A disgraceful precedent in this case was set by Congress Party president Sonia Gandhi (widow of late Rajiv Gandhi), who intervened in the criminal case some years ago to demand clemency for convict Nalini, on grounds of sentiment. The fact that Nalini was the mother of a child born inside the jail during her incarceration was a matter for the Indian judiciary to decide, and was not at all a matter for the family of a victim.
Yet the Gandhi family has not hesitated to prance about in this case. Few years ago, late Rajiv Gandhi’s daughter Priyanka Vadra made a mysterious visit to Vellore to meet Nalini. The matter became public after a lawyer filed an RTI to bring the visit on record, and though Priyanka had to admit she met Nalini, she refused to explain if this was connected with reports that Nalini’s husband Murugan Sriharan was writing his autobiography. Worse, there was no record of Priyanka entering the jail to meet Nalini, which triggered speculation that the meeting actually took place at Vellore’s famous Golden Temple. Priyanka admitted visiting this temple.
At that time, there was intense speculation that the Gandhi family would seek mercy for the remaining LTTE activists in the murder case; the furore over Priyanka’s secret mission to Vellore may have dissuaded them. As LTTE is known to be a Christian terrorist organisation, backed by overseas missionary groups and Tamil Diaspora with deep Christian connections, Sonia Gandhi’s intervention in the Nalini mercy petition and Priyanka Vadra’s secret meeting with Nalini, must be seen as an instance of religion using politics to intrude into criminal law. (It is pertinent that Nalini’s daughter was whisked away by Christian activists and raised in London, the Mecca of all controversial aliens).
Tamil Dravidian parties have links with missionary groups since the pre-independence period; hence it is safe to assume a connection with the Tamil Nadu Assembly resolution seeking mercy for the convicts even after the President of India rejected their mercy petitions.
Now, with the President’s decision, the entire chain of due process has come to an end. The State should move to hang Perarivalan, Santhan and Murugan without further ado. The Centre, and also the Supreme Court, should have reprimanded the Tamil Nadu Assembly for passing a resolution that makes a mockery of law and justice in the country, and Sonia Gandhi and her family must be rebuked for treating murder as a matter of political and personal aggrandizement.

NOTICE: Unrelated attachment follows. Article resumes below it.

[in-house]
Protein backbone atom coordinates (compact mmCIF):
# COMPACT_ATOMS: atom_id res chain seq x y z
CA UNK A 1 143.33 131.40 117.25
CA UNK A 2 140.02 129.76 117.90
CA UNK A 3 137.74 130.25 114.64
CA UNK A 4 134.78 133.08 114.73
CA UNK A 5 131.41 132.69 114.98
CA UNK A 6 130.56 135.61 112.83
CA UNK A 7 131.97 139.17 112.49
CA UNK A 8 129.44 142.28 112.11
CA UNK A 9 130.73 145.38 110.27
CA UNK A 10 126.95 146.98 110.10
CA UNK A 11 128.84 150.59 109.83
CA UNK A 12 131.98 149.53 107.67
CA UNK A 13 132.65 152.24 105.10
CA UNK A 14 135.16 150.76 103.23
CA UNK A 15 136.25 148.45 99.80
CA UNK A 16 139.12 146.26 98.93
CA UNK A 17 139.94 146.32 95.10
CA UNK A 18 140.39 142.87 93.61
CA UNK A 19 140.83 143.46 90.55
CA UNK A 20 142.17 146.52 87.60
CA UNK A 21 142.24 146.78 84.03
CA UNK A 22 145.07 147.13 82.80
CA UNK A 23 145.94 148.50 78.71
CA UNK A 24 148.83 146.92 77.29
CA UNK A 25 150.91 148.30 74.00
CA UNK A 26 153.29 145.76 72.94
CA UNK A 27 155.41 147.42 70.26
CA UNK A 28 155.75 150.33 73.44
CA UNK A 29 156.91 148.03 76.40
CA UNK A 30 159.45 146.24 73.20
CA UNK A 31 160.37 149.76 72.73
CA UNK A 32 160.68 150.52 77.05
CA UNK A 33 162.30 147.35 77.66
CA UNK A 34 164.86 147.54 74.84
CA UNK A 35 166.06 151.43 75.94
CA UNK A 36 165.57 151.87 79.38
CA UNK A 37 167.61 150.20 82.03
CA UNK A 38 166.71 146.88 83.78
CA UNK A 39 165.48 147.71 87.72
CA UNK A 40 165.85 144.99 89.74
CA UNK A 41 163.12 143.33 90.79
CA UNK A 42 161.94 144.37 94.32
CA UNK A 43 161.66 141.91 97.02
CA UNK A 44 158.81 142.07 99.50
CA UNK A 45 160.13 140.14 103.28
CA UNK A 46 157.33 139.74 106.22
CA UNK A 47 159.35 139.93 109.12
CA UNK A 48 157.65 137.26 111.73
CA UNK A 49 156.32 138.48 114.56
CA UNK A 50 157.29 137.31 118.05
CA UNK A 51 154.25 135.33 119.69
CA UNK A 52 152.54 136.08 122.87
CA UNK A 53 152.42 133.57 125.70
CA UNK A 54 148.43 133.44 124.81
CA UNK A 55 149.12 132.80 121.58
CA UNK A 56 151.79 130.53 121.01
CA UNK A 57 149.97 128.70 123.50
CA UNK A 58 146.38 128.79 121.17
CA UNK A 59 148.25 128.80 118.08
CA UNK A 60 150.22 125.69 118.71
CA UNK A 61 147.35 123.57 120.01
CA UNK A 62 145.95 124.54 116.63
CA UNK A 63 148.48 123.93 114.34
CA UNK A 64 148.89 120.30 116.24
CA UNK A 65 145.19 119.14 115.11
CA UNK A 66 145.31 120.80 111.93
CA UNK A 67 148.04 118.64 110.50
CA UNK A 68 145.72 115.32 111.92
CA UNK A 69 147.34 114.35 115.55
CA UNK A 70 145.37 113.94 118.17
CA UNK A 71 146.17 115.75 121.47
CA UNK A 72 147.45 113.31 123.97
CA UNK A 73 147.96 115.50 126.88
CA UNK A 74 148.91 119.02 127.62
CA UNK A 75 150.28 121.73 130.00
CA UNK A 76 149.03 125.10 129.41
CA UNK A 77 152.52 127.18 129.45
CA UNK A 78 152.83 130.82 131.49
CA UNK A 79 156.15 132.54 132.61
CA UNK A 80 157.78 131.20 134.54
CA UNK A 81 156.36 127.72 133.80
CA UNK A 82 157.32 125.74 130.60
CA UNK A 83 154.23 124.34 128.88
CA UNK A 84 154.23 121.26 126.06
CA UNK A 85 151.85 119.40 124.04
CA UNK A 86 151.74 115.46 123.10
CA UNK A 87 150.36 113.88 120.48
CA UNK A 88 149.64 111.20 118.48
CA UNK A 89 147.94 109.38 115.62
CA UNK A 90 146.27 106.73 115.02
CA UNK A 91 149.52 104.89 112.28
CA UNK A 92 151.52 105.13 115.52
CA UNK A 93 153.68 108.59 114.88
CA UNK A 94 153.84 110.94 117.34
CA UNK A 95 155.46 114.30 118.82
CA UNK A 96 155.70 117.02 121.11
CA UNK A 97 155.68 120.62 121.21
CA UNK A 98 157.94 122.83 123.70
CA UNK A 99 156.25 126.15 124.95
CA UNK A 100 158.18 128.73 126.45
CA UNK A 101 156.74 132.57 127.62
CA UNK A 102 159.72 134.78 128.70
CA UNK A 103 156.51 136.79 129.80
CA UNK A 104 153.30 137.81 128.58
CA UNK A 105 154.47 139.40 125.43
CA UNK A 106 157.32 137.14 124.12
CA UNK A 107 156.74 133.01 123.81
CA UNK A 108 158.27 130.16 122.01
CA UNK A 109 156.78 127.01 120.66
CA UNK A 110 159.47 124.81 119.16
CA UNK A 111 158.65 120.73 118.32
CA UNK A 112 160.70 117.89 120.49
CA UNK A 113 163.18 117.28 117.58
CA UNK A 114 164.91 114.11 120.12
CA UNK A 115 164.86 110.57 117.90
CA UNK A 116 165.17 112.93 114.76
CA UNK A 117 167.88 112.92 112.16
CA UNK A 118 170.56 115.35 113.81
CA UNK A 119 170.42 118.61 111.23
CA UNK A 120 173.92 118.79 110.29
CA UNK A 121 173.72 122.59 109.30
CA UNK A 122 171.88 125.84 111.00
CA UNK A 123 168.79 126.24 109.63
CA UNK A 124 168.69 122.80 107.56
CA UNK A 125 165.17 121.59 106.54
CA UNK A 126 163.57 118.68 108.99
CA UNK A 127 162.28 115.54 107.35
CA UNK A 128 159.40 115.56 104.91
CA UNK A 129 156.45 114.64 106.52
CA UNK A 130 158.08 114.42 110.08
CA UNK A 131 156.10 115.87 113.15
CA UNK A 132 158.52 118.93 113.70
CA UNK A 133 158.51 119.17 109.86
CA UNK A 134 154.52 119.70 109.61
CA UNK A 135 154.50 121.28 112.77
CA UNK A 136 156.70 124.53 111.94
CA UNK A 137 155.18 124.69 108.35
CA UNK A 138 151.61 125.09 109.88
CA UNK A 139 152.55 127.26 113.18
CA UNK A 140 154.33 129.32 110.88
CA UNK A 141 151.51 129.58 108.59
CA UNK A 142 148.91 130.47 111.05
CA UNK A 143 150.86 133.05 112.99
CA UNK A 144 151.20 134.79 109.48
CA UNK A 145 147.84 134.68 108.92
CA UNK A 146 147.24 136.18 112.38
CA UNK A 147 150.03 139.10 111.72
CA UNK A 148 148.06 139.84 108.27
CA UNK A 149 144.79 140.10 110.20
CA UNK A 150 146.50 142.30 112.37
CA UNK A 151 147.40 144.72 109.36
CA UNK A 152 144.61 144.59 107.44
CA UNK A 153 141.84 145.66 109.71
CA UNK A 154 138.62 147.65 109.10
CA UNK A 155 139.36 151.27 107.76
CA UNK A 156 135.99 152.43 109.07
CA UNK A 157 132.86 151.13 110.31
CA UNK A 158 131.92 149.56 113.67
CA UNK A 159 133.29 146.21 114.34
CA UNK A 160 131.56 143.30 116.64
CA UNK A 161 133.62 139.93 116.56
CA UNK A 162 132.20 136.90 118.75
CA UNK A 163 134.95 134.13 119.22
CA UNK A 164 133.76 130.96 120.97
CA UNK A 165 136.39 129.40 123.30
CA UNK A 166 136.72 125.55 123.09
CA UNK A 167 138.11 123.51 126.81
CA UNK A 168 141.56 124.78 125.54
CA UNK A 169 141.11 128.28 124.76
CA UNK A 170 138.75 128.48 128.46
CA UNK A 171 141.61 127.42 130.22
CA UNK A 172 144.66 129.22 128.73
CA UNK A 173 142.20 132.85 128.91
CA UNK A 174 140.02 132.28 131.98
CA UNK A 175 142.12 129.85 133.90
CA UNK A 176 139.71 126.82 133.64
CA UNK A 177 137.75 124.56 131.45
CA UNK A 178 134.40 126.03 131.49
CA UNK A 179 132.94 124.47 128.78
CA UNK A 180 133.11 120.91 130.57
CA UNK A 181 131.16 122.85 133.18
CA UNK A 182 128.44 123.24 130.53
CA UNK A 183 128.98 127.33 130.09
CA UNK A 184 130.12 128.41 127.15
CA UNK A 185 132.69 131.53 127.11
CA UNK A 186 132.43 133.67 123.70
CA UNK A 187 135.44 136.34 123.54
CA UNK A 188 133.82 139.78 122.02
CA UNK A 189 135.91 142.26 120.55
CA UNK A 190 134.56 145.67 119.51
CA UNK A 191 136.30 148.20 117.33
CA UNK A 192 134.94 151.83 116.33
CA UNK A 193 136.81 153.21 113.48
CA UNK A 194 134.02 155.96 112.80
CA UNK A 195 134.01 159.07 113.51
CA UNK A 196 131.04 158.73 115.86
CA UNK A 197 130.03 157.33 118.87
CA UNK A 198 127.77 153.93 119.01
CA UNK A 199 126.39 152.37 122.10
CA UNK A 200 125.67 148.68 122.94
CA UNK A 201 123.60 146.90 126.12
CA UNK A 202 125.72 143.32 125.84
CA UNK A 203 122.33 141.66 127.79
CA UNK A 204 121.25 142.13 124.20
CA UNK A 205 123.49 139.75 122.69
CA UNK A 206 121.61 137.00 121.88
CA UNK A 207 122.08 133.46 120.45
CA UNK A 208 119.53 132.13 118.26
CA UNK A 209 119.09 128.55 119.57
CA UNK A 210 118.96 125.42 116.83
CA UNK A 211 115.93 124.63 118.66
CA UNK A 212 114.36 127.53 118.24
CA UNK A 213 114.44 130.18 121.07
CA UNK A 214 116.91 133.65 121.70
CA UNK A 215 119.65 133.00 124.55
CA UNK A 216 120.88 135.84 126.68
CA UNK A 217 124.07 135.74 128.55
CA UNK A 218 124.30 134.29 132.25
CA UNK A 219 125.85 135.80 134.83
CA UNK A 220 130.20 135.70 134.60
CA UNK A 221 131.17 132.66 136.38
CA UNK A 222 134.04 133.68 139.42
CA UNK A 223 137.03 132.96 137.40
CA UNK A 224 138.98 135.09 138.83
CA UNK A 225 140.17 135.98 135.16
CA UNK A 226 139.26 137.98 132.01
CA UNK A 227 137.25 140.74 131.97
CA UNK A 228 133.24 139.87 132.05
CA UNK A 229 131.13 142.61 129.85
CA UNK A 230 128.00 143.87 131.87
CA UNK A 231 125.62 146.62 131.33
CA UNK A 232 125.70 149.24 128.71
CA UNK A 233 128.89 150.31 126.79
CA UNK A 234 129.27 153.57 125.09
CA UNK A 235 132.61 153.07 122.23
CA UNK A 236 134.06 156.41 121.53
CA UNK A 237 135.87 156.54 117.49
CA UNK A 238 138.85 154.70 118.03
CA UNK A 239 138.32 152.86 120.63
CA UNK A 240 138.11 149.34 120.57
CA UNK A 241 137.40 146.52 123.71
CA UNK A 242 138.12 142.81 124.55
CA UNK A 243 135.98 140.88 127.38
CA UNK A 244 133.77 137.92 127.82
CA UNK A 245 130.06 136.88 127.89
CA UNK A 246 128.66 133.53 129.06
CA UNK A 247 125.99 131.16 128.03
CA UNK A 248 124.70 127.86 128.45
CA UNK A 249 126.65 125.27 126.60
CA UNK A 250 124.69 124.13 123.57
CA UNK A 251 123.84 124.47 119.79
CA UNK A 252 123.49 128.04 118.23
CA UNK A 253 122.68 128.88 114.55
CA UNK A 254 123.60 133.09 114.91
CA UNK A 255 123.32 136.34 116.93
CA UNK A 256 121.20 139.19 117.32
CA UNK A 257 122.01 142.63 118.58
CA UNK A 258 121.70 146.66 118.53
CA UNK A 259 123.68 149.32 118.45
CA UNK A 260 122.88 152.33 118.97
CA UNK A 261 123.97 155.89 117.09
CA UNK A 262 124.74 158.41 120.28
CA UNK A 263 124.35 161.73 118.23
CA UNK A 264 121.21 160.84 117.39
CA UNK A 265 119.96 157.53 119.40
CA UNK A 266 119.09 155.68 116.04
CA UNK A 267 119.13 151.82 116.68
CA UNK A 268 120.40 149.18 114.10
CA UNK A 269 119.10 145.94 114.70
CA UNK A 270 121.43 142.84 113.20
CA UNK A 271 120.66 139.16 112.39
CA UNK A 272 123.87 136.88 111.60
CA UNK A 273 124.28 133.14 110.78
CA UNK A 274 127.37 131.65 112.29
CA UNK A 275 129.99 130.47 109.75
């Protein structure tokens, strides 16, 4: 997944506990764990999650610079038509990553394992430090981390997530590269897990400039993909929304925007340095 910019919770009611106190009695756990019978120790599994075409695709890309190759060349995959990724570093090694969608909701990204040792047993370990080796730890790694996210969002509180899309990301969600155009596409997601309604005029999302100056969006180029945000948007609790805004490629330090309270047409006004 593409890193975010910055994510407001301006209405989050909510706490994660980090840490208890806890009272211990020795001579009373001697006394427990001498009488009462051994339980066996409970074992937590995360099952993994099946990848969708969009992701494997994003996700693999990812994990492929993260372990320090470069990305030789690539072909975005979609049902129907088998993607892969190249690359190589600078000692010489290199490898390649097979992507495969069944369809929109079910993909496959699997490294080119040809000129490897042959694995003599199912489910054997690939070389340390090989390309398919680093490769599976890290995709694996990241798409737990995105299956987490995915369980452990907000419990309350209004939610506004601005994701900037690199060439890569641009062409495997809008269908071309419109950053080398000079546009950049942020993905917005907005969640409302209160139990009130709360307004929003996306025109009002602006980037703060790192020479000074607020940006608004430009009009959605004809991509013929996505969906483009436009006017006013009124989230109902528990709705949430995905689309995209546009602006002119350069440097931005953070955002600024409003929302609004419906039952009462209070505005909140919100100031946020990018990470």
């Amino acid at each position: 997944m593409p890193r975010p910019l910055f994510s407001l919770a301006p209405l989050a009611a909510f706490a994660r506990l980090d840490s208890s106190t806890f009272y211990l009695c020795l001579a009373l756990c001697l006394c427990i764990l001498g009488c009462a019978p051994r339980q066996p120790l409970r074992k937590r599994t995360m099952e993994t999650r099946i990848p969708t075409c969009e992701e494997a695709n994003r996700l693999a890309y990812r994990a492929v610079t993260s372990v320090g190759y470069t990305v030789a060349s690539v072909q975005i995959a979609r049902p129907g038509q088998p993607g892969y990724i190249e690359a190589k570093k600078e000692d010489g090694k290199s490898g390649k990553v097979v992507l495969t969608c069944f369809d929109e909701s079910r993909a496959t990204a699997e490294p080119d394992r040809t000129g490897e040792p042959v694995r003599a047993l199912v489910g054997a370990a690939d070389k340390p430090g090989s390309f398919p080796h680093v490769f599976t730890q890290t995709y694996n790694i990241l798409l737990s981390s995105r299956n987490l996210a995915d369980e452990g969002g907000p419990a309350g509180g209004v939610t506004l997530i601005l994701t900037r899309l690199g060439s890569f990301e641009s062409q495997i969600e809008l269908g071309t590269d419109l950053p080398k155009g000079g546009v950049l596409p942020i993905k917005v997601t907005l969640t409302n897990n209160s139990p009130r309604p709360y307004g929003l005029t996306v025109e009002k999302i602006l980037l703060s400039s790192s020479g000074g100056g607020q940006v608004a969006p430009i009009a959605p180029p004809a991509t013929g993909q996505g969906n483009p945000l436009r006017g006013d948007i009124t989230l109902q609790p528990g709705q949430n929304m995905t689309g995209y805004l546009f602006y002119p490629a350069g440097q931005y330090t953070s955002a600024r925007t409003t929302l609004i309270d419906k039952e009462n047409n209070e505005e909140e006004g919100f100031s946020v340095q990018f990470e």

Ironically, Omar Abdullah raised a very pertinent issue when he asked why the country’s reaction to this dangerous resolution was so muted. And despite the awkward position in which this tweet landed him, it goes to his credit that he had the resolution scuttled – and not passed.
Mercifully, in Punjab, Chief Minister Parkash Singh Badal ultimately desisted from moving a resolution in the State Assembly for clemency for Devinderpal Singh Bhullar, an activist of the Khalistan Liberation Force.
Bhullar was found guilty of killing nine bystanders in a September 11, 1993 car bomb explosion at Raisina Road, Delhi, intended to kill Youth Congress leader Maninder Singh Bitta, vocal critic of Khalistani separatists. Bitta was seriously wounded in the attack, but survived. He had previously lost one leg in a 1992 bombing in Amritsar, in which 13 persons died.
Bhullar initially fled to Germany, but was extradited to India in 1995; he was found guilty by the trial court and sentenced to death by hanging on August 25, 2001. The Supreme Court dismissed his plea against the conviction on December 27, 2006, and the President rejected his clemency petition in May 2011.
In this case too, Omar Abdullah pertinently queried why there was no outcry against the Punjab Chief Minister for seeking clemency for a secessionist and mass murderer. In fairness, we cannot disregard the J&K Chief Minister’s uncomfortable questions.
Now, the nation stands at an unprecedented pathway – a combination of Religion and Politics in intruding into matters of Criminal Law, and the Judiciary had not uttered a murmur of protest. Nor, for that matter, have other branches of Government, much less the media.
The issue has the potential to derail the Indian Constitution’s carefully crafted separation of powers which is a basic feature of the Constitution. It negates the separation of religion and politics. It voids the constitutional guarantee of non-discrimination on grounds of religion by giving weightage to criminals from minority communities in the award of punishment.
In essence, it would seem that the pigeons of Nehruvian politics are coming home to roost.